And the lines between service providers and service consumers keep getting blurrier. From an announcement just issued by Lockheed Martin:
"Lockheed Martin today announced BlackCloud, a secure turnkey private cloud solution for government agencies designed to minimize risk while addressing compliance and mission requirements. BlackCloud integrates Lockheed Martin’s architecture with solutions from Cyber Security Alliance partners Cisco, NetApp, and VMware to offer secure multi-tenancy in the data center. The total solution provides end-to-end segmentation of a cloud computing environment while offering the economies of scale customers seek to reduce infrastructure costs.
Lockheed Martin’s BlackCloud architecture offers built-in security features that provide self-provisioning, compliance, and management of the cloud environment. These security features allow cloud subscribers to deploy applications more rapidly in a pre-integrated, trusted environment. As a result, BlackCloud can support thousands of tenants while providing secure end-to-end segmentation of customer computing environments from virtualization to server to network and storage environments. It is also uniquely adaptable to Software as a Service (SaaS) and Infrastructure as a Service (IaaS) environments, where desktops and virtualized servers are utilized.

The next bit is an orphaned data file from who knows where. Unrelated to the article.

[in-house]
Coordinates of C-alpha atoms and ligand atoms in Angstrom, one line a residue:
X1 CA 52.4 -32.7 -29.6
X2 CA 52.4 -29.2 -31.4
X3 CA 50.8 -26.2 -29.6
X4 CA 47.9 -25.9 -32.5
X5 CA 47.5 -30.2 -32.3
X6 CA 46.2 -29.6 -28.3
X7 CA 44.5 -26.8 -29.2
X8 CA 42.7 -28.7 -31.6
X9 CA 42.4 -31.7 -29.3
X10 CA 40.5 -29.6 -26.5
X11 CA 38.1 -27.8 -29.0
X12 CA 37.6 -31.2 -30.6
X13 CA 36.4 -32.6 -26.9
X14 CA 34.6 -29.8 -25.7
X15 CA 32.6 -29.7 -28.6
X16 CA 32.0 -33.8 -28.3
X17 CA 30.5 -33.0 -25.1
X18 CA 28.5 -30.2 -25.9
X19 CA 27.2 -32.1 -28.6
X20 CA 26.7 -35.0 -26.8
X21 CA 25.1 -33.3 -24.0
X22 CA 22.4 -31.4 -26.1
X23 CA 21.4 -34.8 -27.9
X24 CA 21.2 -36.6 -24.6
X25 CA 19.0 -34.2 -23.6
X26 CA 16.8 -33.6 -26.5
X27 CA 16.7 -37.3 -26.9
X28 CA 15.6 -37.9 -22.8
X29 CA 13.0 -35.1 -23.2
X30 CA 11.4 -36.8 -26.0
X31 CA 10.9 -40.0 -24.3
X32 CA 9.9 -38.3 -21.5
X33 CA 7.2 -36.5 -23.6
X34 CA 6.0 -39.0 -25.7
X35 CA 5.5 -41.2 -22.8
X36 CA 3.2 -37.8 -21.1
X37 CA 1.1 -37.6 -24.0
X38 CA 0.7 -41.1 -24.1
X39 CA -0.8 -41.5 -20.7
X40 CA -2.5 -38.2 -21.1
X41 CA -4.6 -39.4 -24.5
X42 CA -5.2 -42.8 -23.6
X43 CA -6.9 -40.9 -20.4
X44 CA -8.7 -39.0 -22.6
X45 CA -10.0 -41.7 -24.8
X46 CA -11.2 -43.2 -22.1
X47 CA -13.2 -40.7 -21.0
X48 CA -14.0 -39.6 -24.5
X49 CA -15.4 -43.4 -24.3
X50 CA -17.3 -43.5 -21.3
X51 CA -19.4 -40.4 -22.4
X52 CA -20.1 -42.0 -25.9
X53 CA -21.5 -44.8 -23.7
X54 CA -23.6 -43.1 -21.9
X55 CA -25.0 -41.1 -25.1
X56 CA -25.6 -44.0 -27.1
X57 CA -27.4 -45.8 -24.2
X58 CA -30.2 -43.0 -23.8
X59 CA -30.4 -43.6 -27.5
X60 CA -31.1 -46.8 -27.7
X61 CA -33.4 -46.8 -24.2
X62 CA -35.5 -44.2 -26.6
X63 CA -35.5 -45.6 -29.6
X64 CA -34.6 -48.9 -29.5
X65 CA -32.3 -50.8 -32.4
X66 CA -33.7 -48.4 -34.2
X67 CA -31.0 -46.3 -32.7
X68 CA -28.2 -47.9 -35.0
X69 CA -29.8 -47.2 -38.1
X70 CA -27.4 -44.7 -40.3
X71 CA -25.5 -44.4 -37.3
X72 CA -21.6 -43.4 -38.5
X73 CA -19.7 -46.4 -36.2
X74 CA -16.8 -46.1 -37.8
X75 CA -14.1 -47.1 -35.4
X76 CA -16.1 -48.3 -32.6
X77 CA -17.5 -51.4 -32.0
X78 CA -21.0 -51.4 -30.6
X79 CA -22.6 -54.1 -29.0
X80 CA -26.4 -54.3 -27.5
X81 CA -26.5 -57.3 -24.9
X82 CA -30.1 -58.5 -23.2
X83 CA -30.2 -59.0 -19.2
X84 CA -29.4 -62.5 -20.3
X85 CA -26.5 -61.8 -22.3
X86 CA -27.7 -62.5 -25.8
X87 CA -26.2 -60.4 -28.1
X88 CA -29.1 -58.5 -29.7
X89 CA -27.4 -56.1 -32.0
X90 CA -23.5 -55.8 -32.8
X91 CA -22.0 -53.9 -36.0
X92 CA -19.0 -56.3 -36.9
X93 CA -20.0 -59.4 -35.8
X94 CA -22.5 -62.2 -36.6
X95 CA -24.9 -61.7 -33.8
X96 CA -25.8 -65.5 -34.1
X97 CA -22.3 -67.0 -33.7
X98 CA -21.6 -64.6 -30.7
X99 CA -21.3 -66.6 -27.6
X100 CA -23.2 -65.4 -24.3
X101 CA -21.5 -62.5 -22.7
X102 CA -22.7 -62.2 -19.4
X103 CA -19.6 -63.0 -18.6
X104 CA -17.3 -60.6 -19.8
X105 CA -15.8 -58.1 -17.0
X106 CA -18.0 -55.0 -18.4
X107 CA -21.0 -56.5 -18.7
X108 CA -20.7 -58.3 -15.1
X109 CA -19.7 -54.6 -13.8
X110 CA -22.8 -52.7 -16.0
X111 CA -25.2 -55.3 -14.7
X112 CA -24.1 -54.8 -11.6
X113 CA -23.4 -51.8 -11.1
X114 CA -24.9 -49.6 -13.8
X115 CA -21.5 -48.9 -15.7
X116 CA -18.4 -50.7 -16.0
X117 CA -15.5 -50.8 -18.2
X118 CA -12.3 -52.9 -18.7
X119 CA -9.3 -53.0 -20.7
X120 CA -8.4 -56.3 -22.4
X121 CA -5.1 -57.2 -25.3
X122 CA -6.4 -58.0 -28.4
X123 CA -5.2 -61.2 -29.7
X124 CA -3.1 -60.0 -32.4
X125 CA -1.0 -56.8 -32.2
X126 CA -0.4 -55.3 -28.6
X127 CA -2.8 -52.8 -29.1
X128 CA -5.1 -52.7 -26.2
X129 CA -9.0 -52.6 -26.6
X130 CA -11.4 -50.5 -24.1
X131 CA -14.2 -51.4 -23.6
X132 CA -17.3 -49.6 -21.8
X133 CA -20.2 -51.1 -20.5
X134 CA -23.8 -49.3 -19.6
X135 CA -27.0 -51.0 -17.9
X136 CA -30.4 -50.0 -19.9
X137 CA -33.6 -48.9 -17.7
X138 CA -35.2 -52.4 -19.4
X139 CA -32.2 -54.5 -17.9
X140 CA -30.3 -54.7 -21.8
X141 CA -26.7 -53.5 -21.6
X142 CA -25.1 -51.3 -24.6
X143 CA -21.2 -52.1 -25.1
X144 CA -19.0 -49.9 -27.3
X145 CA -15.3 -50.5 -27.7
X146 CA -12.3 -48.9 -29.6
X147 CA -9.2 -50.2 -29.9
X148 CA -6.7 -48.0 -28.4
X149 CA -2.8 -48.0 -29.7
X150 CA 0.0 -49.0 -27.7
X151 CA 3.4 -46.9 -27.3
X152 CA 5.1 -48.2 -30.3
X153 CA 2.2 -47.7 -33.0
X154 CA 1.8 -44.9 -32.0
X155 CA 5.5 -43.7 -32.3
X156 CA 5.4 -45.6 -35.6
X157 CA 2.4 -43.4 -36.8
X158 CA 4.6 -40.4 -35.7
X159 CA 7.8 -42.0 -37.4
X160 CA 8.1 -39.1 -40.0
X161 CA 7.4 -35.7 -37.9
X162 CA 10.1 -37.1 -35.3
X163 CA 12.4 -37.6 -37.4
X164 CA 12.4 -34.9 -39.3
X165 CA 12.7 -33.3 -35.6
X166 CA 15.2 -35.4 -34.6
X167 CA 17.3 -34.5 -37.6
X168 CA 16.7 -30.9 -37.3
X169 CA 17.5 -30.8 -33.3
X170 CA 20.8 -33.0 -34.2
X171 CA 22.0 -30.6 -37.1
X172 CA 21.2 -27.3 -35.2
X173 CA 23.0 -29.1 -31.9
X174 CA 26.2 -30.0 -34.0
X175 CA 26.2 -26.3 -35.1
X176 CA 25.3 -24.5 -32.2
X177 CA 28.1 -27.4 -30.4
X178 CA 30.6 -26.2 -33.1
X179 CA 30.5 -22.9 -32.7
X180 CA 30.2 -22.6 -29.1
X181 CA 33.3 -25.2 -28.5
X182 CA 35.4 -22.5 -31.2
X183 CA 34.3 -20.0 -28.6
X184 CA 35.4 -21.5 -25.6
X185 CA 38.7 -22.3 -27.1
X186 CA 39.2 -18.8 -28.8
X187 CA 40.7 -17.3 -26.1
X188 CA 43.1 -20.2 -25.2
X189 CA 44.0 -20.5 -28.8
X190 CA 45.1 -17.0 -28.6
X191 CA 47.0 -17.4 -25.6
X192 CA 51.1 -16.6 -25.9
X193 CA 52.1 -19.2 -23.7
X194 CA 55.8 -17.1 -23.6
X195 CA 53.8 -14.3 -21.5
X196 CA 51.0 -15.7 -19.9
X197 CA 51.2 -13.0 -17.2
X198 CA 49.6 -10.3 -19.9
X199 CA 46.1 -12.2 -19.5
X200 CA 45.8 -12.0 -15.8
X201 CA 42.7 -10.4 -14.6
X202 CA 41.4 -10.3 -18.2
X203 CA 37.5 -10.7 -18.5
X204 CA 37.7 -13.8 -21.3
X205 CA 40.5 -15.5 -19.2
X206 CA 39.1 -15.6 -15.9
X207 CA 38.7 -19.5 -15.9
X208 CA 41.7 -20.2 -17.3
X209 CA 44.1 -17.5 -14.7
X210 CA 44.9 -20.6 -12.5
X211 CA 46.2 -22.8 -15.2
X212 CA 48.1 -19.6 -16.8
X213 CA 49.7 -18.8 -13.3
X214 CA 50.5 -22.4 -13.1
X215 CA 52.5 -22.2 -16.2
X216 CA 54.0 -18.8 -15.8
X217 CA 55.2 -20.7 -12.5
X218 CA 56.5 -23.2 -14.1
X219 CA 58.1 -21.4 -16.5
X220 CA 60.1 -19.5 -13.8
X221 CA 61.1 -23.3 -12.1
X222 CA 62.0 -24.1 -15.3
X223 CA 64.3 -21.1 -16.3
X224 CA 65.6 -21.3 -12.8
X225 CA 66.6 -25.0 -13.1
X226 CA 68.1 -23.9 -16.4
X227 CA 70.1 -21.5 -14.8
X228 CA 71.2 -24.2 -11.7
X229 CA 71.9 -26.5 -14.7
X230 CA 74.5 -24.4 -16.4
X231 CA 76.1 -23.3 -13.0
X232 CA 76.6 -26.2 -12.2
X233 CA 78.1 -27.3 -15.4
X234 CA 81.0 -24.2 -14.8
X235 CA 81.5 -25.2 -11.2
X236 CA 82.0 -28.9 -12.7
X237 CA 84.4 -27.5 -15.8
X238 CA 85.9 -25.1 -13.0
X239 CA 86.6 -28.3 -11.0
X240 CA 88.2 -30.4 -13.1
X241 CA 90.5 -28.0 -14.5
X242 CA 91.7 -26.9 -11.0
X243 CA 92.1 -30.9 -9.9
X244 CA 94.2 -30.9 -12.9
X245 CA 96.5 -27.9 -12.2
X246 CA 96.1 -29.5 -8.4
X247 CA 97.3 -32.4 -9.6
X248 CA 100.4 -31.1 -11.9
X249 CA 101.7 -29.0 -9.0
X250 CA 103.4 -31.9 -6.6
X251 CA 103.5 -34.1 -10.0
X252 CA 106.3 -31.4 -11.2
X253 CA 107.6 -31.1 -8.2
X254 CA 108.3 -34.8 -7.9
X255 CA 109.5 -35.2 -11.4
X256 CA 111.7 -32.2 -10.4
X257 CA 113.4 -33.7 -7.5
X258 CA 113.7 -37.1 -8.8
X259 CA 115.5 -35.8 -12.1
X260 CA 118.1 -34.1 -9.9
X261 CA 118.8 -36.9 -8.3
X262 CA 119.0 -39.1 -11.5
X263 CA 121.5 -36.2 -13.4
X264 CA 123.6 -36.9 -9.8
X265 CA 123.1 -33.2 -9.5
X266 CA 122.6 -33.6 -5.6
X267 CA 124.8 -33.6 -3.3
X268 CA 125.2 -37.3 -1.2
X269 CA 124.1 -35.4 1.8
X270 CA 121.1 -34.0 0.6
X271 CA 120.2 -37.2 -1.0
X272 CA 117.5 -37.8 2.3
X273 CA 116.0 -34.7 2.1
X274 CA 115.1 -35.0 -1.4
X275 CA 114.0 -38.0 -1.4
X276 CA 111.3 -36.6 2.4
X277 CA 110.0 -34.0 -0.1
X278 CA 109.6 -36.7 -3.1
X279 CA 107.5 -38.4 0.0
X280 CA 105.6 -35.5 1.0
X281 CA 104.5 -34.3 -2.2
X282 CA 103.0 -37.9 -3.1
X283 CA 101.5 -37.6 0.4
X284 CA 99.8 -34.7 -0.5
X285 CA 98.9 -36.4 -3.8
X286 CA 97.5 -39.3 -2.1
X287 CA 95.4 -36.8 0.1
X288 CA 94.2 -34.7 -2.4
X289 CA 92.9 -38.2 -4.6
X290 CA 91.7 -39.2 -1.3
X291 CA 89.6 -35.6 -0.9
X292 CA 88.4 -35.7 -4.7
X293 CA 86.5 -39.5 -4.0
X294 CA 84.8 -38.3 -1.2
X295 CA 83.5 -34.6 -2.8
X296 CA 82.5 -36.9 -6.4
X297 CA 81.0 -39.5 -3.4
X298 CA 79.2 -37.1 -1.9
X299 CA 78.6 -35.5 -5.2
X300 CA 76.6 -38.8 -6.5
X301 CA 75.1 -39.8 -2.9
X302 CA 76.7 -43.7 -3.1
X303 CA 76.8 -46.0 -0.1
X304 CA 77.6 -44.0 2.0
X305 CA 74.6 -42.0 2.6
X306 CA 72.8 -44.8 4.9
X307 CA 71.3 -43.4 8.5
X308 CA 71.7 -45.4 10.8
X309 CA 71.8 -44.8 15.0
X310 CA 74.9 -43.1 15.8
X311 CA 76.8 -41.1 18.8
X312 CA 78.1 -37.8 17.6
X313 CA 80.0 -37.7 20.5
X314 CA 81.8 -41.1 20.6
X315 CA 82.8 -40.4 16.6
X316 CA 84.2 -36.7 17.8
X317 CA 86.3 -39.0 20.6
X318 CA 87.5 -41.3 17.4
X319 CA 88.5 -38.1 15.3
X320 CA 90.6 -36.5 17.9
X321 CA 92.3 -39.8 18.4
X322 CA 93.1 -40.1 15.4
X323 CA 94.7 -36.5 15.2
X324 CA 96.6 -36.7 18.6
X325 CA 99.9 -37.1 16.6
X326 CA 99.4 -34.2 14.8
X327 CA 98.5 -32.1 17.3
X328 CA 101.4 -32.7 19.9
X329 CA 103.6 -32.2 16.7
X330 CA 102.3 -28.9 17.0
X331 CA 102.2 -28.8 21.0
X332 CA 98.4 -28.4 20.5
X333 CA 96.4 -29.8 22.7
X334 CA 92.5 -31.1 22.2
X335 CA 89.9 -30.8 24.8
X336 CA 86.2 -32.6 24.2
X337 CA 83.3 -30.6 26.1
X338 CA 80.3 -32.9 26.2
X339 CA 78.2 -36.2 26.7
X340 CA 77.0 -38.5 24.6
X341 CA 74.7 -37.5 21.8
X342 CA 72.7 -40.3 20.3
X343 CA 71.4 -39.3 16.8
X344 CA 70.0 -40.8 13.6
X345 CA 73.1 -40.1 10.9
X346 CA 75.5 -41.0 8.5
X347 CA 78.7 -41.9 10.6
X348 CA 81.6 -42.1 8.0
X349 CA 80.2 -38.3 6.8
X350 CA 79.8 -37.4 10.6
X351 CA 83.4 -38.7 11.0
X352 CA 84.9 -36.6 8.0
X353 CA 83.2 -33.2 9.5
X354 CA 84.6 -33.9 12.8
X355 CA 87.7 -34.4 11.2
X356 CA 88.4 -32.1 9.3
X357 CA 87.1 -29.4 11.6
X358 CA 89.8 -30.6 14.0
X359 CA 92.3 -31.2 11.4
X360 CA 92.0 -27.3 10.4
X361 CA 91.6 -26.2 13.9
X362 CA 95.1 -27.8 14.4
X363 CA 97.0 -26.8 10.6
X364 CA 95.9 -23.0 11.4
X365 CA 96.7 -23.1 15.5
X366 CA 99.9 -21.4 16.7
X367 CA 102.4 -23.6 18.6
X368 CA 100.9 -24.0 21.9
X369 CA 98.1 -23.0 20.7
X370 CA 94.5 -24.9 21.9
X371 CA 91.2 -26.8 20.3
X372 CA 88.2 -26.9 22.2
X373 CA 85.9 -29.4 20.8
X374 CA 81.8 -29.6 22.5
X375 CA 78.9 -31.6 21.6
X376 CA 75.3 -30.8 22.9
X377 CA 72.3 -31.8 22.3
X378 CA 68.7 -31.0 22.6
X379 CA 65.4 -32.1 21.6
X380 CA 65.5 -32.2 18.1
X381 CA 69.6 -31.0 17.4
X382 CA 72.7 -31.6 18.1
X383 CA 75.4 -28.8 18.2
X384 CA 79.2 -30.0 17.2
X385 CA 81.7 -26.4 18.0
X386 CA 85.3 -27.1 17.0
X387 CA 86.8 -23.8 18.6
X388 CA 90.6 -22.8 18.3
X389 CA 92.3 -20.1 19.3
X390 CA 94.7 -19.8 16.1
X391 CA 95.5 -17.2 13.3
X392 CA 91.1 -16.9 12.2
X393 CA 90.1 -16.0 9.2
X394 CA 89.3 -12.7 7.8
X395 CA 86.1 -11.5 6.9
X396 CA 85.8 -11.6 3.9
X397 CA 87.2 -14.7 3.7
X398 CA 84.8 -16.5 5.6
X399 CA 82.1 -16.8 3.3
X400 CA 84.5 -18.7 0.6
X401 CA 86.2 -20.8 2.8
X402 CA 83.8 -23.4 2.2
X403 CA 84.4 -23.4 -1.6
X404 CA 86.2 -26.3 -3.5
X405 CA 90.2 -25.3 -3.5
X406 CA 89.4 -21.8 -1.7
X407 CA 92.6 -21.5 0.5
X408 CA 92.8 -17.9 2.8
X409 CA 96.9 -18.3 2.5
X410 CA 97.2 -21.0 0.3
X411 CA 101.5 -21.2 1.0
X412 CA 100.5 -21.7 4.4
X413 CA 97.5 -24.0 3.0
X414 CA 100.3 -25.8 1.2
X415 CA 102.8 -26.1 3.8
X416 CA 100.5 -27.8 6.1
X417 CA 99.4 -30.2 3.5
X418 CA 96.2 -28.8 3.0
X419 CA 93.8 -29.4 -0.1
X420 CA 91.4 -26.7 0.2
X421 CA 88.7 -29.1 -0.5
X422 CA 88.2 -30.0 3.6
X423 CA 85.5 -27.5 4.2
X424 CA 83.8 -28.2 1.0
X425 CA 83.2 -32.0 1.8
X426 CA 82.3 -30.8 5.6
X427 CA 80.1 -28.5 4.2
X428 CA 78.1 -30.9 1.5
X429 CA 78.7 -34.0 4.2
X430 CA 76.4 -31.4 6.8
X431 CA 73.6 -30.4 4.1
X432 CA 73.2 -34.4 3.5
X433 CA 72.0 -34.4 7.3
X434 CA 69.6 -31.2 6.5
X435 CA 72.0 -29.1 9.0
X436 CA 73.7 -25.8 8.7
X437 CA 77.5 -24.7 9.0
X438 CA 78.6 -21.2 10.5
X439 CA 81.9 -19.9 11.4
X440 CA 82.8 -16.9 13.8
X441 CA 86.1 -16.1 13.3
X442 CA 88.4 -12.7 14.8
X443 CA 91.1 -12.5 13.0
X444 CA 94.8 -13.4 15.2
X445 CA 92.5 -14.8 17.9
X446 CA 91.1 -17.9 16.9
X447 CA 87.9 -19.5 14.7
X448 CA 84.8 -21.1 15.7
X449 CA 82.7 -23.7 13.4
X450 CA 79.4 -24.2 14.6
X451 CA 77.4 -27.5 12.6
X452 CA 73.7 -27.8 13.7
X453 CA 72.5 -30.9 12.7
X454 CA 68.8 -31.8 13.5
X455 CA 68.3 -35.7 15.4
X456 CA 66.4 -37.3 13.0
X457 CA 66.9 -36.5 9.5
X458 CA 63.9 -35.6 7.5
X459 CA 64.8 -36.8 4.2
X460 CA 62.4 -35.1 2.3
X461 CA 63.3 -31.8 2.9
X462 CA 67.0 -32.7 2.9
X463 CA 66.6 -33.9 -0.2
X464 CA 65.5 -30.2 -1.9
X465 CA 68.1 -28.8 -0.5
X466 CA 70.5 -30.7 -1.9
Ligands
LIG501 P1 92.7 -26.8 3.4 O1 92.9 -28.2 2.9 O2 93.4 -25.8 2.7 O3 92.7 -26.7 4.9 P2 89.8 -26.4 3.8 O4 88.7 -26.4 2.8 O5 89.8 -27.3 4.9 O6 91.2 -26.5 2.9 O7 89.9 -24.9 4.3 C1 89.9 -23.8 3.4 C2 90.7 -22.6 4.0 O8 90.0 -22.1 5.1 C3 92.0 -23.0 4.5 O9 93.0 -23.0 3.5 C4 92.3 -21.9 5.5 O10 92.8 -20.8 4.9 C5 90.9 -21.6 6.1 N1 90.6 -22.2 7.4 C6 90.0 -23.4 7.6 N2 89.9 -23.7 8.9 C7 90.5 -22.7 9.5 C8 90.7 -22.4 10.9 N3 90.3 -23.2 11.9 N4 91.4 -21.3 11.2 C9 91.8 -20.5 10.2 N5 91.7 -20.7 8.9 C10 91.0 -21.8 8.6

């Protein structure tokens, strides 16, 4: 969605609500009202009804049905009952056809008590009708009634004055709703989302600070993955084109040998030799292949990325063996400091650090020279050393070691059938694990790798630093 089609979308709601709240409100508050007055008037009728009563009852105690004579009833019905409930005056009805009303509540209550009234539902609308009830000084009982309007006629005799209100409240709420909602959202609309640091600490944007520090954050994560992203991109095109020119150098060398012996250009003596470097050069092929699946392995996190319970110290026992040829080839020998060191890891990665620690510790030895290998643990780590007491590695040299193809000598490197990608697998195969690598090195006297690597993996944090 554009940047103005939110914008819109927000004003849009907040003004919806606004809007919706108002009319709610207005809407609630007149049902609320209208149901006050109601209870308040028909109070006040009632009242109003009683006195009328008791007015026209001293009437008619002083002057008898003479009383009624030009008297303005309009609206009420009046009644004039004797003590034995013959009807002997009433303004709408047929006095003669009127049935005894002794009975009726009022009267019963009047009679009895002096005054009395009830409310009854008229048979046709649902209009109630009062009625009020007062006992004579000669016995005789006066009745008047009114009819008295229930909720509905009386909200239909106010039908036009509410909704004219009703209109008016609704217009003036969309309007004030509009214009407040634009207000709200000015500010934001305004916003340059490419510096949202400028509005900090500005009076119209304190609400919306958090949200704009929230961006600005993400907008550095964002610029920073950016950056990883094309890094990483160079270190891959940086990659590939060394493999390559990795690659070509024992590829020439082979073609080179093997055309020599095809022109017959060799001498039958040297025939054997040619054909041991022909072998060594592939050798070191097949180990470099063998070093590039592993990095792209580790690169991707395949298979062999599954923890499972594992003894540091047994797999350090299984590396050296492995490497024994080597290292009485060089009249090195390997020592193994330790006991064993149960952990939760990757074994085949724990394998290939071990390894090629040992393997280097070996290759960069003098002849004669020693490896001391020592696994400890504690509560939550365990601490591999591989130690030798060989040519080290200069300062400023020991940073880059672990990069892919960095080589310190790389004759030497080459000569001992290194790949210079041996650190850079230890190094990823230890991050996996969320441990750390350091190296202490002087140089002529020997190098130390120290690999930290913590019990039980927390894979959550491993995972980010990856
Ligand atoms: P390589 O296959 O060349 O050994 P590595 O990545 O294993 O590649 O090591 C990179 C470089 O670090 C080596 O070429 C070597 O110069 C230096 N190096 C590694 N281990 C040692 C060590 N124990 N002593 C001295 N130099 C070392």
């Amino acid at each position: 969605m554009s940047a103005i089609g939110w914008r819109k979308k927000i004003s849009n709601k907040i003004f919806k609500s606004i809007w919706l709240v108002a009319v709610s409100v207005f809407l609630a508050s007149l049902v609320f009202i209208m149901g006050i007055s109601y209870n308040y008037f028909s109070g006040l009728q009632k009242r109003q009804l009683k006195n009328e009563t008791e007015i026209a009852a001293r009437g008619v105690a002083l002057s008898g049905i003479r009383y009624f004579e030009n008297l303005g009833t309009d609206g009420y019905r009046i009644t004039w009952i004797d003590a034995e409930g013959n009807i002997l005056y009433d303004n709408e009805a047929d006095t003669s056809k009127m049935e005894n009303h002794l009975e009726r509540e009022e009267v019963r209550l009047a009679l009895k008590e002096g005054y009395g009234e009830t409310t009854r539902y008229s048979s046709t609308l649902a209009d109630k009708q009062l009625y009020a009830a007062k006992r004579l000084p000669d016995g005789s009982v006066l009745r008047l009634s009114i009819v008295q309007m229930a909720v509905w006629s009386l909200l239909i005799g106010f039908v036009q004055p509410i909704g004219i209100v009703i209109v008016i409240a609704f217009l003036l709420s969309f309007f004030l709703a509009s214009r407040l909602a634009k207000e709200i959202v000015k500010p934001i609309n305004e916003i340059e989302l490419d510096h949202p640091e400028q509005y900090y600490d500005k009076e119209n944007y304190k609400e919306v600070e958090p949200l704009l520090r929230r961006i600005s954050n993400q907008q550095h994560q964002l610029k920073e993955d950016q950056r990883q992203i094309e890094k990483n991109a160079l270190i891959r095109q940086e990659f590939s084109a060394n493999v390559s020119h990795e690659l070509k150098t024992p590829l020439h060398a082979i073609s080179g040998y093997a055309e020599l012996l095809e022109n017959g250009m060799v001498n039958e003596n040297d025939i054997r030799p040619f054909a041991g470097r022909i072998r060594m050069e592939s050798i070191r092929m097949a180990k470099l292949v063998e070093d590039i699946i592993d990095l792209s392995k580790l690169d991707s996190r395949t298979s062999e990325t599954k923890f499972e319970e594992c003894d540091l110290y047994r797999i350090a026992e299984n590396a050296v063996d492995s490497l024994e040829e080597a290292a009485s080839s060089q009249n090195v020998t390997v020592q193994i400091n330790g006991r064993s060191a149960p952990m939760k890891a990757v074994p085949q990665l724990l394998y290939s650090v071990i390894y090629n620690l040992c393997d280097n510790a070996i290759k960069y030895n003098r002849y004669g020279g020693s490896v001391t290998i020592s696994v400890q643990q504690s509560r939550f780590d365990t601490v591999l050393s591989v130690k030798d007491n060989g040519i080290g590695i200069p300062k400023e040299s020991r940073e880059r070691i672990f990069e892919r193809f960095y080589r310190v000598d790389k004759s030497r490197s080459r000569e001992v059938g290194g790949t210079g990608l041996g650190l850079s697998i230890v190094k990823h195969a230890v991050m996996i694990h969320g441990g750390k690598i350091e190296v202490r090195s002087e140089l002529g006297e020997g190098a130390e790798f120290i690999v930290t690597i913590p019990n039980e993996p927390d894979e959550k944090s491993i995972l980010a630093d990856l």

"The solution enables agencies to comply with security requirements by delivering a turnkey pre-integrated consensus audit guideline (CAG) compliant secure private cloud. It also accelerates development, deployment, innovation and performance while reducing risks and costs," said Curt Aubley, VP, NexGen Cyber & Technology Centers, Lockheed Martin Information Systems & Global Solutions."
On many levels, of course, Lockheed Martin is a Big Technology (caps intended) company that already offers IT outsourcing, with aerospace as just one of its many components. Still, it is an example of many companies with well-developed IT infrastructures that are, in one way or another, also becoming cloud computing providers along with their core business. Excess capacity in the data center translates into opportunities to extend virtual services into private clouds and then beyond the firewall to partners and customers.
As with the case of Lockheed Martin, many organizations have done their architectural due diligence, perhaps learning along the way as part of their SOA efforts, and now have a value proposition to offer to organizations still struggling with IT. This value proposition is even coming from companies in businesses that have nothing to do with IT.
HT: Dave Linthicum